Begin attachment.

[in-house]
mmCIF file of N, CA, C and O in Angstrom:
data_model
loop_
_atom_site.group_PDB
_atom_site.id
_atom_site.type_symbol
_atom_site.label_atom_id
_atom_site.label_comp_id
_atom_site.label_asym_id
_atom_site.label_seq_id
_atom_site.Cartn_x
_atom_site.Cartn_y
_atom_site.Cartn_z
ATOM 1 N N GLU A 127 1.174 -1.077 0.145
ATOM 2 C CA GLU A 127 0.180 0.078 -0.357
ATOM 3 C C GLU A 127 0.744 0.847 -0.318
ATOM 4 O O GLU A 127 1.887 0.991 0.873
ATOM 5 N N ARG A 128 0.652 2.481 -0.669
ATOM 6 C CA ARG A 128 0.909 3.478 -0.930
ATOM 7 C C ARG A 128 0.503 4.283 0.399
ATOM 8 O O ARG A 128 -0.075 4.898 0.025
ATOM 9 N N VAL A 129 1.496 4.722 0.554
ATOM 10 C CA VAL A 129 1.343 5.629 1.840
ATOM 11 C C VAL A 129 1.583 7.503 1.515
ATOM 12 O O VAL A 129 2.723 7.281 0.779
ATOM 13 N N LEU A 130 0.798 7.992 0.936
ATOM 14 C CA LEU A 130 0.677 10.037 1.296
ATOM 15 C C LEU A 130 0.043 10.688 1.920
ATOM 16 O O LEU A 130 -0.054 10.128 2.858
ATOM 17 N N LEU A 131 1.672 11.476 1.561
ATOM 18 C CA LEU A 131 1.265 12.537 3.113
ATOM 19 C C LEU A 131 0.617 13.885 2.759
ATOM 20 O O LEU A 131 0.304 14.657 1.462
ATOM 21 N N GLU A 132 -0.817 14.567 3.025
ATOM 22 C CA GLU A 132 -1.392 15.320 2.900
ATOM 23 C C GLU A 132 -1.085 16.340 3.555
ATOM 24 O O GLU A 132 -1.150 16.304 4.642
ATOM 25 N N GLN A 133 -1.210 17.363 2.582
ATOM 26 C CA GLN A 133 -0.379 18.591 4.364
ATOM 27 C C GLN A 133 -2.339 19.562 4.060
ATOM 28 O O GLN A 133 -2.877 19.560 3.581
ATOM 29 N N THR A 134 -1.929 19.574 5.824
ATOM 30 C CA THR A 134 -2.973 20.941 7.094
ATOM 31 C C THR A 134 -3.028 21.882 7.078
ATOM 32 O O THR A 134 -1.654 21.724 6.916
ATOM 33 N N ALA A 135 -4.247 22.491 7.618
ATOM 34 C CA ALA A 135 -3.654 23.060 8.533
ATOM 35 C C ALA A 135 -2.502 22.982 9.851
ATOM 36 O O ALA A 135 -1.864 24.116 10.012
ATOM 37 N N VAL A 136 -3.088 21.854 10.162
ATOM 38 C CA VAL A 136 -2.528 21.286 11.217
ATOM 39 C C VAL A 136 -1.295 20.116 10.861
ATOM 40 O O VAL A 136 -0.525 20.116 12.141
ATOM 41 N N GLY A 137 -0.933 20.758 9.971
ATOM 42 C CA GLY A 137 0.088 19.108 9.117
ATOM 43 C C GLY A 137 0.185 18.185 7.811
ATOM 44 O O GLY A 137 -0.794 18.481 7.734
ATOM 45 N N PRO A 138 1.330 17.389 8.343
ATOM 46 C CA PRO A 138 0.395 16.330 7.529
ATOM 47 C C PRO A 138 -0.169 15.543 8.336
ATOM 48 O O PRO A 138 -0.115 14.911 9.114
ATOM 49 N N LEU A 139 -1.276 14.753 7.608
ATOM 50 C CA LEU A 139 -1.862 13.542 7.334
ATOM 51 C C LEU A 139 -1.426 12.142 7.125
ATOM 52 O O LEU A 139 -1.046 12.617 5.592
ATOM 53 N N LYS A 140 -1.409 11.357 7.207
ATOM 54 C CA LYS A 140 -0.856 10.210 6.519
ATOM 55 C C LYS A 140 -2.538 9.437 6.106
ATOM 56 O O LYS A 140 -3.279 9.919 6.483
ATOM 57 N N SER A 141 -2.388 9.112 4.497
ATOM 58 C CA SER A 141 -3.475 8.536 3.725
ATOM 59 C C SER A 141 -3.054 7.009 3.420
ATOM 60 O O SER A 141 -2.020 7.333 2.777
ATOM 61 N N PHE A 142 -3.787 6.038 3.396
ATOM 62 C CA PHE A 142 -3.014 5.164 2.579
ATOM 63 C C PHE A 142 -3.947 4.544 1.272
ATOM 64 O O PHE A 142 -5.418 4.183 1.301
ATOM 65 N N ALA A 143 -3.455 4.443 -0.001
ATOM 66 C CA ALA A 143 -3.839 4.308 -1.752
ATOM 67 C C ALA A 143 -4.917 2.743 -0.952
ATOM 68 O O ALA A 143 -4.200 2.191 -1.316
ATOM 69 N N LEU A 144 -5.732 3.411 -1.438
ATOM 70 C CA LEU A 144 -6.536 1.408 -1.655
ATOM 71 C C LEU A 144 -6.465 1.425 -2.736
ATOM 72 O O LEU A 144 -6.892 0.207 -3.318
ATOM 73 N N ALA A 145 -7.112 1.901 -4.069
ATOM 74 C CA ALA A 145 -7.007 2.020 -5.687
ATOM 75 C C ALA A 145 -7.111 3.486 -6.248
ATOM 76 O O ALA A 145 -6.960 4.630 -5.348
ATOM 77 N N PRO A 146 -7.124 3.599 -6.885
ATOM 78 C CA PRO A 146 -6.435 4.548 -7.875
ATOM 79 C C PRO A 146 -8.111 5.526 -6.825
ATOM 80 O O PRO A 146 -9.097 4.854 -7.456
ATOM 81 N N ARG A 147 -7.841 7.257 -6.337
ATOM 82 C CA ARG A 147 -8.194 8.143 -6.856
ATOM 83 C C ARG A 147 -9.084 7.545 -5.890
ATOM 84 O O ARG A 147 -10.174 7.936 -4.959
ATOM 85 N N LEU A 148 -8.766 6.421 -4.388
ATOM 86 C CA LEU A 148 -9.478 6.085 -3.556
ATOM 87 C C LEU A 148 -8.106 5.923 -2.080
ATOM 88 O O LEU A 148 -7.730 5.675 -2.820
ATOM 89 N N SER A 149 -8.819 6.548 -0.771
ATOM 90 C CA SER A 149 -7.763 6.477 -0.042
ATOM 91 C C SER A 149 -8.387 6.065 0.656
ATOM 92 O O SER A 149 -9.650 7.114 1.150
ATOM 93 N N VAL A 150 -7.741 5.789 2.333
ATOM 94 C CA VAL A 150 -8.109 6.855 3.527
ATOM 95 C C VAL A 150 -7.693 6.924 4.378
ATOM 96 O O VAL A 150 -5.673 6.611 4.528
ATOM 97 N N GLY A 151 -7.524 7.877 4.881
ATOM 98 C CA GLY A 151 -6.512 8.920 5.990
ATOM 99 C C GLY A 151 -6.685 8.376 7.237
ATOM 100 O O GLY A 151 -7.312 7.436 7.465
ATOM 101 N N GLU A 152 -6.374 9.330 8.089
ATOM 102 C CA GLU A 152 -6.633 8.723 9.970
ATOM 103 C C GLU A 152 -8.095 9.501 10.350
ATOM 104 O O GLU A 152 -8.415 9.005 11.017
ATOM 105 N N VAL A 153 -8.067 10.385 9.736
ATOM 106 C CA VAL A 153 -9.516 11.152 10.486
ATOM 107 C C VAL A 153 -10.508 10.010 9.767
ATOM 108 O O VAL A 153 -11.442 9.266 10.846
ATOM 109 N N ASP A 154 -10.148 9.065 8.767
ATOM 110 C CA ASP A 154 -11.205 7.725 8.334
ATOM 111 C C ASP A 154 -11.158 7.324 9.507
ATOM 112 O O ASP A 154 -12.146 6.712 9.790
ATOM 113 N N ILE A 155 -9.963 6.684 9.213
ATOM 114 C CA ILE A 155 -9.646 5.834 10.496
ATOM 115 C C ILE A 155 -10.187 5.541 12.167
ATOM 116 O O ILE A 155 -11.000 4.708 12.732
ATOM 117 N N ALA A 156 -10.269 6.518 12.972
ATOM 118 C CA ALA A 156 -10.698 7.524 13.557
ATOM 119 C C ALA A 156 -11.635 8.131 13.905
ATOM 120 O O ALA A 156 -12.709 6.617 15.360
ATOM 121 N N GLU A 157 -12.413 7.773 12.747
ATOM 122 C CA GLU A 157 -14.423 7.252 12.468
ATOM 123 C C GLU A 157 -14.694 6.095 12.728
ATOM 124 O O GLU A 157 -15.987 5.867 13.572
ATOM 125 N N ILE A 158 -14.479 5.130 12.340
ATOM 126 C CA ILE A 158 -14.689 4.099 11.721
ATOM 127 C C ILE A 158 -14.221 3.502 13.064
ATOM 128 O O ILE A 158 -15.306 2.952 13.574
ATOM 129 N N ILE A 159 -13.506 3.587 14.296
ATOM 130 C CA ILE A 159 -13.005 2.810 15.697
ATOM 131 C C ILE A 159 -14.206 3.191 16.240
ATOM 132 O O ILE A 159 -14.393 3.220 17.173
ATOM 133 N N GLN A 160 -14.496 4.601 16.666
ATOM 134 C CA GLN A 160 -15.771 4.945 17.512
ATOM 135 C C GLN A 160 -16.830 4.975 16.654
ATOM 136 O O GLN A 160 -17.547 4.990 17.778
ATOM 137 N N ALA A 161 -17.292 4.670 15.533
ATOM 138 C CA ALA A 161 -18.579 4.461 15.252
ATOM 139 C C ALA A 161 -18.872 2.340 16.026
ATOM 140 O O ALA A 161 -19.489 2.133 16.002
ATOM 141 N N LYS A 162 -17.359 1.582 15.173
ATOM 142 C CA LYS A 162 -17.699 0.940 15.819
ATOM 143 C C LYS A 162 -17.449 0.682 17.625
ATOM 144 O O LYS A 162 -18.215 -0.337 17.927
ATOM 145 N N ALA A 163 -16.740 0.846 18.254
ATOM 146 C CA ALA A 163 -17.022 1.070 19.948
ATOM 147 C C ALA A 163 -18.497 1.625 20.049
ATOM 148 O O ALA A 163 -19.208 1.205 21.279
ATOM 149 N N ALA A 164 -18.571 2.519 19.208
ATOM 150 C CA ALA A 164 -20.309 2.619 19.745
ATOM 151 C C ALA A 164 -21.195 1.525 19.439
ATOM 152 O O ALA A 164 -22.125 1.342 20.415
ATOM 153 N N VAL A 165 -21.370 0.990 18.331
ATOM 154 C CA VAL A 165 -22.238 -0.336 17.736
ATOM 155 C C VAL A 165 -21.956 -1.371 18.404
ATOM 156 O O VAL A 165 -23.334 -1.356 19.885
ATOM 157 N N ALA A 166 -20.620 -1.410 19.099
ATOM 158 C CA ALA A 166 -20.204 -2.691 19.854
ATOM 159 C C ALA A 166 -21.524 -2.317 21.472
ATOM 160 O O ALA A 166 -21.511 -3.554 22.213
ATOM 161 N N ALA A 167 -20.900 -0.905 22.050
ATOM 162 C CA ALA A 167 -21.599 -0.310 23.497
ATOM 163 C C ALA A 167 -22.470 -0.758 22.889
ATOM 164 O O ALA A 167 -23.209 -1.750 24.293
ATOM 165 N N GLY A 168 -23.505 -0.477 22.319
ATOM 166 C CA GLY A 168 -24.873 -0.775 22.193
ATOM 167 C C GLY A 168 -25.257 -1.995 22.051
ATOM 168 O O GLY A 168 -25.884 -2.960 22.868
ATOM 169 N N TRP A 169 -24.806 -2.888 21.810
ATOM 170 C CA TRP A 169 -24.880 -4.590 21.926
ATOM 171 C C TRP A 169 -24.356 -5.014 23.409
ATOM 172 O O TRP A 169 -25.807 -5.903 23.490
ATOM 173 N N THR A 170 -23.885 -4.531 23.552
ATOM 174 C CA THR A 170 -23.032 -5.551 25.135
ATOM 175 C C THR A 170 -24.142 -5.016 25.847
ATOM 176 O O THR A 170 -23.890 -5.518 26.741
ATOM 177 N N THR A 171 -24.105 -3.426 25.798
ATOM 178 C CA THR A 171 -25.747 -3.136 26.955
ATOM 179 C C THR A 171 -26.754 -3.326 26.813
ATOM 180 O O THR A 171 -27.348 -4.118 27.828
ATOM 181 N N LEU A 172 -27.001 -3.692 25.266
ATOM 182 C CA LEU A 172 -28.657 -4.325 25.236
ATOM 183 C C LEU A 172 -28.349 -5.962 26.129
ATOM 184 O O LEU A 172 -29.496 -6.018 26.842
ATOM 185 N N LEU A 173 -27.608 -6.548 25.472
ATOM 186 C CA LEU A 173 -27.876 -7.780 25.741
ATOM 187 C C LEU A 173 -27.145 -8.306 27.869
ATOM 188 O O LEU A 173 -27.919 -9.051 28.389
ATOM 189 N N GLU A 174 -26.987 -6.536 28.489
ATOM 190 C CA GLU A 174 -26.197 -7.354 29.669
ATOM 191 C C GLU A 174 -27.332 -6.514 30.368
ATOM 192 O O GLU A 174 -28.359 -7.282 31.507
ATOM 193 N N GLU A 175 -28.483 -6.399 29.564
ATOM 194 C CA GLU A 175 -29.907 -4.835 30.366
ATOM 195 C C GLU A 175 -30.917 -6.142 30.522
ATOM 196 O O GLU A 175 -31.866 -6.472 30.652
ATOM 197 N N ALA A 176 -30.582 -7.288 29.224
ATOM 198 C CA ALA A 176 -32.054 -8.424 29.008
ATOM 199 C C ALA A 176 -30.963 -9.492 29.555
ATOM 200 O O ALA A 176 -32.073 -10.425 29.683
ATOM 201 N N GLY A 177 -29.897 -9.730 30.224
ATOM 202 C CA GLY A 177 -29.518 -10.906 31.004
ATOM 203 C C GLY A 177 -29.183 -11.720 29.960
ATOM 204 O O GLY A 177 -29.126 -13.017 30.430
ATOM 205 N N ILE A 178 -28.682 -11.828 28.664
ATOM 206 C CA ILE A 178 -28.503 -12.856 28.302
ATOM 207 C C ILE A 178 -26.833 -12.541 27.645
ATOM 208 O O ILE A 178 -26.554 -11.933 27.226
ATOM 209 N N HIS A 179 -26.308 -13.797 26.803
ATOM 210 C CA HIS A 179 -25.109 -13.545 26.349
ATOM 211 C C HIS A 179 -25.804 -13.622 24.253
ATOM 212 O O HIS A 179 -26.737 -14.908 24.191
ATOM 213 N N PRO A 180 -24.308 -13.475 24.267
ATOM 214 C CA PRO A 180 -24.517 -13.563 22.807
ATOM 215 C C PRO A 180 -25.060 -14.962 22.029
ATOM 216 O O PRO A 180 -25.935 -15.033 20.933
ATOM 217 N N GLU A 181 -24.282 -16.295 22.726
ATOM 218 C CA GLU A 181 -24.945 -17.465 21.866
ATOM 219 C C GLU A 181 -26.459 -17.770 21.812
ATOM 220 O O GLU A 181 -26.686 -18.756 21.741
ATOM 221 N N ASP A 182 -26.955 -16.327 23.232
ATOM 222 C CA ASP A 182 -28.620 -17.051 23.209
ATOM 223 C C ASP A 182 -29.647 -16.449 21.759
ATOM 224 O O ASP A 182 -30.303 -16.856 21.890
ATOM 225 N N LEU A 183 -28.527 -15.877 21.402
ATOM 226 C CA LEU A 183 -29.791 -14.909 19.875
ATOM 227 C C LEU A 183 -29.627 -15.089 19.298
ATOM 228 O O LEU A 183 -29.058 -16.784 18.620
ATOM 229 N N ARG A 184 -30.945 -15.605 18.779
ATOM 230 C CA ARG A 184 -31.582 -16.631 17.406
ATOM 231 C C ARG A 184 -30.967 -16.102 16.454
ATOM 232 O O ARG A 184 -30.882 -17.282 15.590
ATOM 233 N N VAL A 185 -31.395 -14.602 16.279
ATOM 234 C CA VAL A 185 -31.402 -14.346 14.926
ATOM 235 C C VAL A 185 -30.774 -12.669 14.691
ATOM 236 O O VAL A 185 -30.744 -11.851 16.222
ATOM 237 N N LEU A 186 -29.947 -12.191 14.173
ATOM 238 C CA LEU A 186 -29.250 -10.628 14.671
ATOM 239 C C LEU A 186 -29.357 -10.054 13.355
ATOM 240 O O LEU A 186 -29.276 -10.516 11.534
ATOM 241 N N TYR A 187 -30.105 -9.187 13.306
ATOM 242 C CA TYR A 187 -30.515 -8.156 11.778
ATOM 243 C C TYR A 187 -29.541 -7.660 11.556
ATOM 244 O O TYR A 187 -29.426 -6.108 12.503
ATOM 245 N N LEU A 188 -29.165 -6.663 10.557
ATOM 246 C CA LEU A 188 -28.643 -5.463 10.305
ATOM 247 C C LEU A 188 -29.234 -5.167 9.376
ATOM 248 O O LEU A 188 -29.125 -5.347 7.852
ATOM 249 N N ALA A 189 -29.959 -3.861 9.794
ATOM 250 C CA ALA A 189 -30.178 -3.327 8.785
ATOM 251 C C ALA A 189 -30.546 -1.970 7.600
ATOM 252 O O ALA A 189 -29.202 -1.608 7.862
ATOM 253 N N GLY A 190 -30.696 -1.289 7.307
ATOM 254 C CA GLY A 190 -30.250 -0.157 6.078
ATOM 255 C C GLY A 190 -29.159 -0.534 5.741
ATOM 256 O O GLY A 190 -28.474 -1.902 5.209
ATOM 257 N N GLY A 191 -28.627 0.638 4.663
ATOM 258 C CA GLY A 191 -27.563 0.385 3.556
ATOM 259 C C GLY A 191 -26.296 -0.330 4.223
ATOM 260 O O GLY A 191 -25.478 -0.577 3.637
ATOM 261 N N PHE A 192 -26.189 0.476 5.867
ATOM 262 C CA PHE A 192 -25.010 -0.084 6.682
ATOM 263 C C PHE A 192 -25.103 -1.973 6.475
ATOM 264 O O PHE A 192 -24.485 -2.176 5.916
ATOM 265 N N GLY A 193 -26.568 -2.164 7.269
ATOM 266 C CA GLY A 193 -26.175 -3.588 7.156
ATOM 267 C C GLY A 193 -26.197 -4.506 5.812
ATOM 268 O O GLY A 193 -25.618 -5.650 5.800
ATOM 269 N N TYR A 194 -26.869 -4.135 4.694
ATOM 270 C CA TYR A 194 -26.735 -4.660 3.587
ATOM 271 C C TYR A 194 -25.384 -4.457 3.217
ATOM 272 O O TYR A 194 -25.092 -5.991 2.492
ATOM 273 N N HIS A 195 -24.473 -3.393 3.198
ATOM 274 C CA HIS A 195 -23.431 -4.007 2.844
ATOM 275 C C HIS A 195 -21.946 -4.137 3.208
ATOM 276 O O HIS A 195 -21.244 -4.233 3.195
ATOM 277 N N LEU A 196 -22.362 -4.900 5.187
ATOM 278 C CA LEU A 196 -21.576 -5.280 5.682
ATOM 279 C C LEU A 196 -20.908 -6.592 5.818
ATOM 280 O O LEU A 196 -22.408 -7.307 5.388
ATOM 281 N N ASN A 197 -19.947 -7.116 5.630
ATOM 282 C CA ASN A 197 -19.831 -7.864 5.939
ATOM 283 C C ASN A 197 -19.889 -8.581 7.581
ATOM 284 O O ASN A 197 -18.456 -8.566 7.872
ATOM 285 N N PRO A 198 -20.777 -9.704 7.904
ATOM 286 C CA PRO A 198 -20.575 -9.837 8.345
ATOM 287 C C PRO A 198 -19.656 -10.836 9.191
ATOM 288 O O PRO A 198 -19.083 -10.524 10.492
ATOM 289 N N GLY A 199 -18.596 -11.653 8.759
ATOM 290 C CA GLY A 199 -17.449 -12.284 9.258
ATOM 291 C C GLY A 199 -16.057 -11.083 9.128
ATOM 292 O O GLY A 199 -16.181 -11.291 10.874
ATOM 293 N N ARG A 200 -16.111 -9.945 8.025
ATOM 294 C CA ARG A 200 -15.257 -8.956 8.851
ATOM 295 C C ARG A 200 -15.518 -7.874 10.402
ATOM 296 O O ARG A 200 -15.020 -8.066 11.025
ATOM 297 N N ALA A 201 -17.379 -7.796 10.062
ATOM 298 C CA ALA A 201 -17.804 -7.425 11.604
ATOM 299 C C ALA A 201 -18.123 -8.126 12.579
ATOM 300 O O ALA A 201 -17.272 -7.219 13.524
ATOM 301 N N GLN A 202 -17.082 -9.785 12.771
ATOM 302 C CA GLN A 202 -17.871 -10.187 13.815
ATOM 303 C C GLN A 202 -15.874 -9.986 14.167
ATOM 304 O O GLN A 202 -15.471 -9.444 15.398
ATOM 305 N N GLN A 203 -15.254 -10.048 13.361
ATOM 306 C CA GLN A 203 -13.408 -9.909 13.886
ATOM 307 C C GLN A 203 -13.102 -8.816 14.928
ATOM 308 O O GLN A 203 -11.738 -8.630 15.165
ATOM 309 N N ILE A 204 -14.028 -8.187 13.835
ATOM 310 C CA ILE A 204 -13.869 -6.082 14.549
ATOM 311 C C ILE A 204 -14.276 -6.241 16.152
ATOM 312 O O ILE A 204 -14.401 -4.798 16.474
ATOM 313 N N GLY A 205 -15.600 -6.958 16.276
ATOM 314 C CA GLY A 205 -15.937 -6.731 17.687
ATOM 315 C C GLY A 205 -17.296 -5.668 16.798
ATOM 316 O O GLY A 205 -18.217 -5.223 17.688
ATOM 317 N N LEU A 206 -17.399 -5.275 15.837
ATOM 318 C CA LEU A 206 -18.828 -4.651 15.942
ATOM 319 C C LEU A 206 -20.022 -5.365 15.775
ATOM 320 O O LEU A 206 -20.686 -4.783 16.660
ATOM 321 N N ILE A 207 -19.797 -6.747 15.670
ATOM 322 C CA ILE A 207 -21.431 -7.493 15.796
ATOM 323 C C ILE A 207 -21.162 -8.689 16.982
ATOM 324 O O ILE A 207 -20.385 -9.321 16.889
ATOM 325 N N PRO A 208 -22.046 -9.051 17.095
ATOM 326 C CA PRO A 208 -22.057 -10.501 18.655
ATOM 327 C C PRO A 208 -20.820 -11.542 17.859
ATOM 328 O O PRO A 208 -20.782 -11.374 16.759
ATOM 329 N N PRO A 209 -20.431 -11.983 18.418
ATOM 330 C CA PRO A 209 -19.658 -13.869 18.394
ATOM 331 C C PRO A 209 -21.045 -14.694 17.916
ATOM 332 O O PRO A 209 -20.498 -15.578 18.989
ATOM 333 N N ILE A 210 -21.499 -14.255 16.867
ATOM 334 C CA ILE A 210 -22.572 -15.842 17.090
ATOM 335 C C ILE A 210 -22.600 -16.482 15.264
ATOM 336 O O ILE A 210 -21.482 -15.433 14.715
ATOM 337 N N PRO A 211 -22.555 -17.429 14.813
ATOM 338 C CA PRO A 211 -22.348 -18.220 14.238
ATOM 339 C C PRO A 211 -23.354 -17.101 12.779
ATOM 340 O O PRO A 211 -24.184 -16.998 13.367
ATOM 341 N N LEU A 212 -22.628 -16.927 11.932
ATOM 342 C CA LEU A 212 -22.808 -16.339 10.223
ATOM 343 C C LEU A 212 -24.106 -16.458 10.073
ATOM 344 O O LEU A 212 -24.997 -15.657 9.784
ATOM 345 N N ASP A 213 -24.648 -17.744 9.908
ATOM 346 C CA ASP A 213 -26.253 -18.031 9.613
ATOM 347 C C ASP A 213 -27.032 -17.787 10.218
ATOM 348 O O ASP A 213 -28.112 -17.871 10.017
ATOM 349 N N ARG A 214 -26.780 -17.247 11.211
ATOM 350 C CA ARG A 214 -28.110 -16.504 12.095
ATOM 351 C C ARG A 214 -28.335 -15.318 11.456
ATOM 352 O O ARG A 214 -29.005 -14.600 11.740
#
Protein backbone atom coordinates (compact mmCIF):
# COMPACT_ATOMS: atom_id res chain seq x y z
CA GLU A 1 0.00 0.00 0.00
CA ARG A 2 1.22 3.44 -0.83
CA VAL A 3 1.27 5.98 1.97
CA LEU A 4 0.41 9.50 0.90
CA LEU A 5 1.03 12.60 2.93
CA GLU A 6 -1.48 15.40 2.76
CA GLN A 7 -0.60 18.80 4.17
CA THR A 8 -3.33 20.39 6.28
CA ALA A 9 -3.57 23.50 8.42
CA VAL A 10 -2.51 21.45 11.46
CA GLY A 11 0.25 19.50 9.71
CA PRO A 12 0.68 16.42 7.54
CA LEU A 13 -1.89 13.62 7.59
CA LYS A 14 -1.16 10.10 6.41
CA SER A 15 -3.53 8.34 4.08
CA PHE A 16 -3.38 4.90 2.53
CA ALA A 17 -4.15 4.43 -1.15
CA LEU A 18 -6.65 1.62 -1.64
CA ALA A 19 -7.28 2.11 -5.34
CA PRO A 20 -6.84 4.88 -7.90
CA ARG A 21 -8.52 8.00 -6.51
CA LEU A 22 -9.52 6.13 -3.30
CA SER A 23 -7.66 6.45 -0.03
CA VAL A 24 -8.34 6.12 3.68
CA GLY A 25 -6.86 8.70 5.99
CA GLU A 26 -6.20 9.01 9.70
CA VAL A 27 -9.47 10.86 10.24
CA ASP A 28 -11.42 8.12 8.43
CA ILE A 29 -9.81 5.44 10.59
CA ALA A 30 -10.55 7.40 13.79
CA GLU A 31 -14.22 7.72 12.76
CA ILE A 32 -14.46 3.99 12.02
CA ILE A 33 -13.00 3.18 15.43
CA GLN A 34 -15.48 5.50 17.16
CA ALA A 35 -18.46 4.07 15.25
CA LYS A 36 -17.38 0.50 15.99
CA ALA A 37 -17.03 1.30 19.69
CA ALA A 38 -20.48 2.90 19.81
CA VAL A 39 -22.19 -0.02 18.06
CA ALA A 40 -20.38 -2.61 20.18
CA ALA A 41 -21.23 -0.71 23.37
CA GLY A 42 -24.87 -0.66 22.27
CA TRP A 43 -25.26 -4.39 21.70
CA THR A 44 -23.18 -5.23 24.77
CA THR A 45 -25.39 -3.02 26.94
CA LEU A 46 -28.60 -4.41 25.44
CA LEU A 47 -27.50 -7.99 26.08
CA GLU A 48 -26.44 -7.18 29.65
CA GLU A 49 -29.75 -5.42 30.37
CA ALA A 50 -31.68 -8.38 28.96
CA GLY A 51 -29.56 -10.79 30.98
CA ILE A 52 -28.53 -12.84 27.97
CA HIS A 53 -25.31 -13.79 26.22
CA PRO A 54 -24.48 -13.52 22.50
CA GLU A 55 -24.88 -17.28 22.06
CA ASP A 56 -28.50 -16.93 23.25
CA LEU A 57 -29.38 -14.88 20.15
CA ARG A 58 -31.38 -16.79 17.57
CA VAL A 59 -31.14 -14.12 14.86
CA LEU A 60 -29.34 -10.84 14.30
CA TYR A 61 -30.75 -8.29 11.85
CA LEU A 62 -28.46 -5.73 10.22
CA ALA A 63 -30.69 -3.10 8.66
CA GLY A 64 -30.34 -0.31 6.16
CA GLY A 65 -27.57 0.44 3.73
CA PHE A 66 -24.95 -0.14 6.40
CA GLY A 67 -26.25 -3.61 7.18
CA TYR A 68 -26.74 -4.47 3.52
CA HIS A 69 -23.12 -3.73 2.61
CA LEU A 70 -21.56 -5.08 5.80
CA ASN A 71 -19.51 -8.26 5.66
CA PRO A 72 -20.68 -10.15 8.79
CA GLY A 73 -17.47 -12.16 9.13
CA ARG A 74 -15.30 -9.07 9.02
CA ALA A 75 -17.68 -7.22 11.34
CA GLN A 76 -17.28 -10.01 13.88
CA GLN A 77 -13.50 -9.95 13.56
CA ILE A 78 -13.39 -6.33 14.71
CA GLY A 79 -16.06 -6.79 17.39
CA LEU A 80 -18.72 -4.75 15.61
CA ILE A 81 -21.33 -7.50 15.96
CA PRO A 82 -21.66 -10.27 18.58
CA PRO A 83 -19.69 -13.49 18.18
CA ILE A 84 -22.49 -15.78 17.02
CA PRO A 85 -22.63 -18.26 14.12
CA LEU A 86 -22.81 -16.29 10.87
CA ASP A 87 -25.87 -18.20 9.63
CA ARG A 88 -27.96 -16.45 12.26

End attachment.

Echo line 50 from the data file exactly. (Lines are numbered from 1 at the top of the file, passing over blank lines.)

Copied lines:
ATOM 36 O O ALA A 135 -1.864 24.116 10.012